Indian Institute of Technology (IIT) Madras-incubated Start-up Muse Wearables is working on creating novel and scalable methods that can be used for coating textiles with nanoparticles-based antimicrobial agents that can inactive the human Coronavirus on contact.
These coatings are expected to work up to 60 wash cycles, thereby making the textiles re-usable. The coated textiles can be used to manufacture N95 masks, surgical masks, Personal Protective Equipment (PPE), and food packaging bags, among others, with inherent properties of inactivating the coronavirus.
The nano-particles coated textiles have anti-microbial properties and it does not leach while washing in water. It is also non-toxic in nature. At present the particles can be coated on materials like cotton, polyester and cotton - polyester and more fabrics will be tested soon.
Muse Wearables' current pilot machine can coat textiles of length up to 100 metres within a few minutes, thereby making it a viable commercial solution that can be deployed immediately. Muse Wearables was incubated by IIT Madras Incubation Cell.
Dr. Tamaswati Ghosh, Chief Executive Officer of IIT Madras Incubation Cell, said, "We are very proud of our startups who are working on a range of products that are vital to India's fight against COVID-19, from N95 masks to intubation boxes and ventilators to affordable testing kits. They have quickly mobilized and repurposed their offerings in response to the situation and are striving to make a positive contribution to the nation's anti-virus efforts."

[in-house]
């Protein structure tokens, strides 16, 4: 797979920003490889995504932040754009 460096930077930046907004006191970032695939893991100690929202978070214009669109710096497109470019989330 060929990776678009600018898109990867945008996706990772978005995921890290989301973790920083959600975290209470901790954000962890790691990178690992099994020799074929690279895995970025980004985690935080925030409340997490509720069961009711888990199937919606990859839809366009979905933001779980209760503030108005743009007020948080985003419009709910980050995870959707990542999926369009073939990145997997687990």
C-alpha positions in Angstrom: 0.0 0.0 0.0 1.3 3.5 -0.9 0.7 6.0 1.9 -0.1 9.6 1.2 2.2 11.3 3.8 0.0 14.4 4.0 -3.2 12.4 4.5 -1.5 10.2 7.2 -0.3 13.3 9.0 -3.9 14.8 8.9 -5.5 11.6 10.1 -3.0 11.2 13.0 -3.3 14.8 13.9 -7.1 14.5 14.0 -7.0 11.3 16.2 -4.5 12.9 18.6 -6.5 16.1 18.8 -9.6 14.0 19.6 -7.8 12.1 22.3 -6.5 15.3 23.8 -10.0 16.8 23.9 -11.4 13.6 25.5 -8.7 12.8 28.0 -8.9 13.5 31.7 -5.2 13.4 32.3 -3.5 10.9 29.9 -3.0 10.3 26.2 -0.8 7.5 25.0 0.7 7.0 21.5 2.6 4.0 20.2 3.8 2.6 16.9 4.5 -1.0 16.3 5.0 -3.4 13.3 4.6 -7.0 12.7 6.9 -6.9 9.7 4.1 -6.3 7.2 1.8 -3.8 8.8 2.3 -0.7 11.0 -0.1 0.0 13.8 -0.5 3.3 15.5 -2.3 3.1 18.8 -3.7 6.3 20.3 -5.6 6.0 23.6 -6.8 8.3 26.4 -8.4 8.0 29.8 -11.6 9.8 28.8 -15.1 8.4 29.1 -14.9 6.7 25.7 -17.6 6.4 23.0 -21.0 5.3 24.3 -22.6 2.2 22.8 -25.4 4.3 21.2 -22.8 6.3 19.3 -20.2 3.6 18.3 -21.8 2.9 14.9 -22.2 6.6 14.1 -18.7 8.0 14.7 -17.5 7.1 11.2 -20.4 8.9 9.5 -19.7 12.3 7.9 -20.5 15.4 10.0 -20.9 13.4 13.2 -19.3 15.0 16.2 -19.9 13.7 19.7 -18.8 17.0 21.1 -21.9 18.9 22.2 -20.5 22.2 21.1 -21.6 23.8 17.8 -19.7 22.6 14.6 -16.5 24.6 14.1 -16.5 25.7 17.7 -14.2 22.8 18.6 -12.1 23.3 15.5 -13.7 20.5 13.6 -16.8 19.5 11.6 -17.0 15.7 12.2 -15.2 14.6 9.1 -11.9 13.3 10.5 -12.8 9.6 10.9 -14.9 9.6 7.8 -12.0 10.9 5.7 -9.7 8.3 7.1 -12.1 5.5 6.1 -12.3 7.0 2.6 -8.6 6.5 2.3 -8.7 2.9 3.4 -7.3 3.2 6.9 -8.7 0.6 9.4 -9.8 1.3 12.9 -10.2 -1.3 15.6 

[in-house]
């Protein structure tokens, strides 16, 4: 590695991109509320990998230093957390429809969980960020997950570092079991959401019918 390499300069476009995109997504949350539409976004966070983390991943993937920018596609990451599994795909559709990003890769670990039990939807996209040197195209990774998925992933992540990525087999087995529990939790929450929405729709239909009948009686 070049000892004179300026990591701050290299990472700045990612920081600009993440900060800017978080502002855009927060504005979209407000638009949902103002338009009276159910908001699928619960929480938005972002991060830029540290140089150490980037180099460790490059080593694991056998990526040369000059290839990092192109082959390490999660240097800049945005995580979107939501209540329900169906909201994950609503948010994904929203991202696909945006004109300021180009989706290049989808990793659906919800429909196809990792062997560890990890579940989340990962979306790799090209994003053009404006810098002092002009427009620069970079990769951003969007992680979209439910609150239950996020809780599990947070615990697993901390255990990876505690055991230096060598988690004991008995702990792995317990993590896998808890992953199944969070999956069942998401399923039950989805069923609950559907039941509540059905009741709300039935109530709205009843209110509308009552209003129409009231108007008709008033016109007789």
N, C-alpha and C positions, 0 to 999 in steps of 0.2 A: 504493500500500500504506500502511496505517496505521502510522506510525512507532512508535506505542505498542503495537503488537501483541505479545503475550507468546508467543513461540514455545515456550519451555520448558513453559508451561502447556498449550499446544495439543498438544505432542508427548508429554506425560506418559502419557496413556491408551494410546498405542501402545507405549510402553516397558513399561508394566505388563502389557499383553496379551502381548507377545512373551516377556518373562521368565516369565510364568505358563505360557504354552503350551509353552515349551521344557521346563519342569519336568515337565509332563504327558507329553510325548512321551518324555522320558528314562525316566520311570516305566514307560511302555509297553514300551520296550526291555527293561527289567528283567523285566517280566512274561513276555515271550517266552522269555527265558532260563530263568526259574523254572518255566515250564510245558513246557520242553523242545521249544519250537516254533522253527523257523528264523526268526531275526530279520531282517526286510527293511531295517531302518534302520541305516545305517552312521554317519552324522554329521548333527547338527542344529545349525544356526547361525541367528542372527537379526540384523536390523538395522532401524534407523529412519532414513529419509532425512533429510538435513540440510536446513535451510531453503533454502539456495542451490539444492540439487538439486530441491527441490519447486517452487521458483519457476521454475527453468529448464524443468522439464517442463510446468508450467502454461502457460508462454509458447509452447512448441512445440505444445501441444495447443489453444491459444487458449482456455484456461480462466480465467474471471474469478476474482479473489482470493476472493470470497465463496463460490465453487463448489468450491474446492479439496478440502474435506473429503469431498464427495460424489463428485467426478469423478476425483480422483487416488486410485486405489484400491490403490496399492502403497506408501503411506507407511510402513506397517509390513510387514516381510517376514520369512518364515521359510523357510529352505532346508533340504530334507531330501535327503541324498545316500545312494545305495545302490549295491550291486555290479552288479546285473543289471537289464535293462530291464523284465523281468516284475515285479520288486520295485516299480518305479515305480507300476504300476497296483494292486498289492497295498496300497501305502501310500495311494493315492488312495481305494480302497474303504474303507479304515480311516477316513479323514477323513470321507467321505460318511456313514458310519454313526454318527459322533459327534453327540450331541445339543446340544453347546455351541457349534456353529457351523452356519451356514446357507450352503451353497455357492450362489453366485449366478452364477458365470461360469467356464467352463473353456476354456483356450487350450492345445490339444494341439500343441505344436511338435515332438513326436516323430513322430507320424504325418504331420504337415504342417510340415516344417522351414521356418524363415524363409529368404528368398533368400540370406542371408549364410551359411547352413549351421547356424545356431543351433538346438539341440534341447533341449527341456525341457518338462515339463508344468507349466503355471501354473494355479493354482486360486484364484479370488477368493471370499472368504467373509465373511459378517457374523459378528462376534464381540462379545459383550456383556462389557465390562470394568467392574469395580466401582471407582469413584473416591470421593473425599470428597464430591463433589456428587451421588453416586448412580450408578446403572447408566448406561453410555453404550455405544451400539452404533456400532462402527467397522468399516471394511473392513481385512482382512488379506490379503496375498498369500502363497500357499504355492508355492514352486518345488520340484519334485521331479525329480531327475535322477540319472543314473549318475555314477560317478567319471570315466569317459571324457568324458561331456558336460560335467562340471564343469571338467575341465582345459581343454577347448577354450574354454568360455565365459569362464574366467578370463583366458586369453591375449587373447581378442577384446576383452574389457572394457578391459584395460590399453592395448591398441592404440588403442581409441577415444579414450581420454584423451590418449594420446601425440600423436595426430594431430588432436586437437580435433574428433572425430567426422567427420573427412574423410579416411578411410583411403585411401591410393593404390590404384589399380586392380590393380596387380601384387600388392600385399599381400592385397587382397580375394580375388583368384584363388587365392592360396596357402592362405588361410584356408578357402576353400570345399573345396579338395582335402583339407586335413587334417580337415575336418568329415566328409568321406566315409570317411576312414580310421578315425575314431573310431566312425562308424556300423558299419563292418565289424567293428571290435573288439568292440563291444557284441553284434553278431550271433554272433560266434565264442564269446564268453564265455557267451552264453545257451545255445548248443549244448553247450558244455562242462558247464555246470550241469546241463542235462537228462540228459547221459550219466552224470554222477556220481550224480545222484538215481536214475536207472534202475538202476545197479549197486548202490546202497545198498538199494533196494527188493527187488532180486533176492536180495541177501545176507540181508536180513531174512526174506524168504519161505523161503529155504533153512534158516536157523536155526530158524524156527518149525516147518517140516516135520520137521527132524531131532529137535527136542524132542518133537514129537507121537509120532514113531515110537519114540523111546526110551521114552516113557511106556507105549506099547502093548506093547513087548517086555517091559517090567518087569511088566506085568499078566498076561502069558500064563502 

Currently, Muse Wearables is assembling the coating machine and will shortly commence coating various textiles with different nanoparticle solutions. Their coated textile is expected to be ready for testing by the first week of May 2020. The start-up is also partnering with a mask manufacturing company to launch five-layered Antiviral N95 Masks at an estimated price of Rs. 300 per piece.
Highlighting the unique aspects of these nano-particles coated textiles, Mr. K.L.N. Sai Prasanth, Chief Executive Officer, Conzumex Industries, which operates the brand 'Muse Wearables' said, "Our solution tries to solve the current pandemic problem at the root level by inactivating coronavirus permanently. As soon as it comes in contact with the coated nanoparticles, its structure is permanently destroyed by the nanoparticles. For example, people using masks made by our coated textiles will not transmit the virus to others or have less chances of the virus getting transmitted to them."
Further, Mr. Sai Prasanth added, "Our coating process is scalable, which means it can be deployed in any textile industry as a textile finishing process. The solution we are developing are not confined to a research laboratory but can be used for commercial purposes."
Speaking about future plans, Mr. K.L.N. Sai Prasanth said, "With our current technology development, we have the opportunity to apply for nine patents in the area of activated textiles. We are now looking to partner with various labs that can test the efficacy of our Coated textiles on Novel Coronavirus. Once we find the right lab, we will send samples to measure the surface decay rate of Novel Coronavirus on the coated and uncoated textiles. Once we get certified, we will start the mass production of the coated textiles to be used in various applications."
Some highlights of these nano-particles coated textiles include:
- Anti-microbial properties: It continuously captures and destroys viruses and other microbes upon contact. Other viruses are as small as 30 nanometre can also be inactivated permanently.
- It does not leach while washing in water and is environment-friendly.
- At present, the particles can be coated on materials like cotton, polyester and cotton polyester. More fabrics will be tested soon.
- It is non-toxic and therefore can be safely used for making masks and other PPEs
After requests from other businesses, Muse Wearables plans to deploy similar machines in their manufacturing process or supply the textiles themselves. They are also looking for grants to further scale-up.
Once the pandemic is over, they will develop other kinds of applications using these fabrics and use them in our future wearable products.